Patent application title: PRETREATMENT OF LIGNOCELLULOSIC BIOMASS THROUGH REMOVAL OF INHIBITORY COMPOUNDS
Frank A. Dottori (Temiscaming, CA)
Frank A. Dottori (Temiscaming, CA)
Robert Ashley Cooper Benson (North Bay, CA)
Robert Ashley Cooper Benson (North Bay, CA)
Regis-Olivier Benech (Chatham, CA)
Regis-Olivier Benech (Chatham, CA)
Régis-Olivier Benech (Chatham, CA)
GREENFIELD ETHANOL INC.
IPC8 Class: AD21B136FI
Class name: Paper making and fiber liberation processes of chemical liberation, recovery or purification of natural cellulose or fibrous material defibration by projection or explosion
Publication date: 2010-10-21
Patent application number: 20100263814
Patent application title: PRETREATMENT OF LIGNOCELLULOSIC BIOMASS THROUGH REMOVAL OF INHIBITORY COMPOUNDS
Robert Ashley Cooper BENSON
Frank A. DOTTORI
BORDEN LADNER GERVAIS LLP;Anne Kinsman
Origin: OTTAWA, ON omitted
IPC8 Class: AD21B136FI
Publication date: 10/21/2010
Patent application number: 20100263814
A process for the pretreatment of lignocellulosic biomass is disclosed.
The process is intended for use in connection with biomass to ethanol
processes and is directed in particular to an economical removal of
inhibitory compounds generated in biomass pretreatment, which are
inhibitory to downstream hydrolysis and fermentation steps. The process
includes the steps of heating the lignocellulosic biomass with steam to a
preselected temperature, at a preselected pressure and for a preselected
time to hydrolyze and solubilize hemicelluloses in the biomass;
explosively decomposing the biomass into fibers; and extracting from the
resulting reaction mixture a liquefied portion of the lignocellulosic
biomass before or after explosive decomposition. The liquefied portion is
extracted to remove compounds from the lignocellulosic biomass which are
inhibitory to enzymatic cellulose hydrolysis and sugar fermentation to
ethanol. For improved efficiency and economy, the inhibitory compounds
are not completely removed. Furthermore, xylose has been found to be a
good indicator compound for the general level of inhibitory compounds in
the reaction mixture and the extraction step is therefore controlled on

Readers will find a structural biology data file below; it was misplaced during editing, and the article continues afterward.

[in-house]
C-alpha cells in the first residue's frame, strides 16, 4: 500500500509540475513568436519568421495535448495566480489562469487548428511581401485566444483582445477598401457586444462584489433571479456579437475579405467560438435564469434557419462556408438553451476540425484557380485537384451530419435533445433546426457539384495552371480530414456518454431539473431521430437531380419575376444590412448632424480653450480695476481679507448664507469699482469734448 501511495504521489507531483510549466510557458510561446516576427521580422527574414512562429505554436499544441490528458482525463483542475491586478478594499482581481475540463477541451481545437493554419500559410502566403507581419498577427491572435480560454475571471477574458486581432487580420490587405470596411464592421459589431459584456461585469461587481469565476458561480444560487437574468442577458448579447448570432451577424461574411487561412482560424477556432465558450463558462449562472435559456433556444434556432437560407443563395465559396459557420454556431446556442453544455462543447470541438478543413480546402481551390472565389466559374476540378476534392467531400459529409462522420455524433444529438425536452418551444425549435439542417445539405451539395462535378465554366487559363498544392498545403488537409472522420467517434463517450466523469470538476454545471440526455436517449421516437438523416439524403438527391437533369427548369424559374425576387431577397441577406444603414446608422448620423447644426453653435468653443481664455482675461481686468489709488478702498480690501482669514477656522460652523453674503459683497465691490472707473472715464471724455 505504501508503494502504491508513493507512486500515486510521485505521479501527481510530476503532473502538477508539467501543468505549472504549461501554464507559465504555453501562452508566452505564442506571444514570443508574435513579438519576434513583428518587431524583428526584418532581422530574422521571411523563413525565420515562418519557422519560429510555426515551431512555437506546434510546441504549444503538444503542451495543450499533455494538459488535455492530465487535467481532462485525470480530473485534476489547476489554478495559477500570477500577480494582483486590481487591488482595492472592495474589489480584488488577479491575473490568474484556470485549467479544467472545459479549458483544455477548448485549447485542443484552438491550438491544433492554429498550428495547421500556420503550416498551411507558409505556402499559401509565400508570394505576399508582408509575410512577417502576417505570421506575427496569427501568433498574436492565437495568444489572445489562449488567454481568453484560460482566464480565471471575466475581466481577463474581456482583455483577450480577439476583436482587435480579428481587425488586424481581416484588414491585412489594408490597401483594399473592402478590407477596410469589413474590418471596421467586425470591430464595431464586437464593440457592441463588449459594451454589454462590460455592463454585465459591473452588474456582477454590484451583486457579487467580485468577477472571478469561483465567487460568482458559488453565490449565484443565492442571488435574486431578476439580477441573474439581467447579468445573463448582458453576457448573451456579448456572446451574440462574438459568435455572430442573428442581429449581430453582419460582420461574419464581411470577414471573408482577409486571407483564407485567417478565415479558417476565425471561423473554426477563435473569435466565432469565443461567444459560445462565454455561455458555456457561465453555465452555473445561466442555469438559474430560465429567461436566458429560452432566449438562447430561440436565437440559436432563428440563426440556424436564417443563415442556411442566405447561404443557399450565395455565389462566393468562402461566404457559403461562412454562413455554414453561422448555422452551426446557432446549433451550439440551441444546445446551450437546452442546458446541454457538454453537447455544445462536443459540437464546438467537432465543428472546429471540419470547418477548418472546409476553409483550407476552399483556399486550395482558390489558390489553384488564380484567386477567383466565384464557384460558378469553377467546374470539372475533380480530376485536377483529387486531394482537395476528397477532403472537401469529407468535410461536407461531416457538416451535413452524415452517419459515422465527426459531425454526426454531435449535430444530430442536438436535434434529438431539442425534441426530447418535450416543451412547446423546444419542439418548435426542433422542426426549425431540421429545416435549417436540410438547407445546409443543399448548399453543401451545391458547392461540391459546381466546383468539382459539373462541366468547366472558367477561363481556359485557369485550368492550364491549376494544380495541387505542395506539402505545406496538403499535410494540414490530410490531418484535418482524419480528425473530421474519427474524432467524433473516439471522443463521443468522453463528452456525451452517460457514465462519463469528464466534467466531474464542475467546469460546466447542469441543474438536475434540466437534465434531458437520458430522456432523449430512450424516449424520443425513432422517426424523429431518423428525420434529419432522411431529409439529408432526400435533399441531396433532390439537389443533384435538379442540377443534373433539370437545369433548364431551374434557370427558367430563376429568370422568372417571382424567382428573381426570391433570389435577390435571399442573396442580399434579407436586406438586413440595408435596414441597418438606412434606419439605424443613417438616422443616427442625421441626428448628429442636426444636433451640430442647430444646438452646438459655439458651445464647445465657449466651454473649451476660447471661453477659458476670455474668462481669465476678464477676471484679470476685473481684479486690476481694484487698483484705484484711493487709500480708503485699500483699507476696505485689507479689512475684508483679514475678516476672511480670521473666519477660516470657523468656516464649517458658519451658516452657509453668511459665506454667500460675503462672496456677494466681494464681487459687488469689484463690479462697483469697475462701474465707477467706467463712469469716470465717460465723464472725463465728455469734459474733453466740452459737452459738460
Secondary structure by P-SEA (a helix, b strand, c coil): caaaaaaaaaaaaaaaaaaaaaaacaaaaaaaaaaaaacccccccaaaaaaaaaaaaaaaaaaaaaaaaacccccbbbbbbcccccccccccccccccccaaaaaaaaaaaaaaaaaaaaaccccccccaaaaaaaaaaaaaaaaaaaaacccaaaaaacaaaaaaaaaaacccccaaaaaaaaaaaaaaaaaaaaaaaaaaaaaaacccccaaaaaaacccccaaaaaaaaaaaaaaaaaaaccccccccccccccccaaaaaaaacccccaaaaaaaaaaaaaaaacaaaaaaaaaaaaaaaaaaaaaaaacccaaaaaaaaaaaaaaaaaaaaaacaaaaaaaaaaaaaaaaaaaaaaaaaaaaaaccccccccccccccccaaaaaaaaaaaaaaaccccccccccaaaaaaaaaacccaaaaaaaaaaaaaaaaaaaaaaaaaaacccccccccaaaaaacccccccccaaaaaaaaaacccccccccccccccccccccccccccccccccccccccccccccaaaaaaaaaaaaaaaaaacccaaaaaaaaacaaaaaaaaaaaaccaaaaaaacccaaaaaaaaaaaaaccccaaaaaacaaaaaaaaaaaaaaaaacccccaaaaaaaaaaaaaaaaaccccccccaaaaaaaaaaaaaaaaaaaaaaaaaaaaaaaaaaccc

the basis of the xylose content in the reaction mixture. In particular,
the extracting step is discontinued once a dry matter (dm) content of
xylose, as monomer or oligomer, in the reaction mixture of 4% to 8% (w/w
dm) is achieved. This most economically balances the practical need for
inhibitory compound removal with the economical need to control and
preferably minimize the costs of the overall ethanol production process.
1. A process for pretreatment of lignocellulosic biomass, comprising the
steps of heating the lignocellulosic biomass with steam to a preselected
temperature, at a preselected pressure and for a preselected time to
hydrolyze and solubilize hemicelluloses in the lignocellulosic biomass,
explosively decomposing the lignocellulosic biomass by rapidly releasing
the pressure to break down the lignocellulosic biomass into fibers and
extracting from the resulting reaction mixture a liquefied portion of the
lignocellulosic biomass before or after explosive decomposition, for
removing compounds from the lignocellulosic biomass which are inhibitory
to enzymatic cellulose hydrolysis and sugar fermentation to ethanol,
wherein the extracting step is discontinued once a dry matter (dm)
content of xylose, as monomer or oligomer, in the reaction mixture of 4%
to 8% (w/w dm) is achieved.
2. The process of claim 1, wherein the xylose dm content is about 6%.
3. The process of claim 1, wherein the liquid extraction step is carried out by separating fibrous solids from the liquid of the pretreated lignocellulosic biomass.
4. The process of claim 3, wherein an eluent is used to increase the level of inhibitory extraction.
5. The process of claim 3, wherein the eluent extraction step is carried out under a pressure of up to 350 psi.
6. The process of claim 5, wherein the liquid extraction step is carried out with a sealed mechanical compression device.
7. The process of claim 3, wherein the liquid extraction step is carried out under a pressure of up to 350 psi with a sealed mechanical compression device using an eluent to improve inhibitor removal.
8. The process of claim 4, wherein the eluent extraction step is carried out after pretreatment with a screw press, a filter, a filter press, a belt press, a centrifuge or a drainer.
9. The process of claim 3, wherein the liquid extraction step is carried out after pretreatment with a screw press, a filter, a filter press, a belt press, a centrifuge or a drainer with the addition of an eluent.
10. The process of claim 3, wherein the liquid extraction step is carried during the pretreatment under pressure and after pretreatment after pressure reduction.
11. The process of claim 3, wherein the liquid extraction step is carried out during the pretreatment under pressure and after pretreatment with an eluent.
12. The process of claim 1, wherein the removal step is carried out for the removal of water soluble hydrolyzed hemicellulose and hemicellulose hydrolysis and degradation components and water soluble or suspended degradation products thereof.
13. The process of claim 12, wherein the water soluble hydrolyzed hemicellulose and hemicellulose hydrolysis and degradation products include xylo-oligosaccharides, xylose, mannose-, galactose-, rhamnose- and arabinose-based oligomer and monomer sugars, acetic acid and formic acid.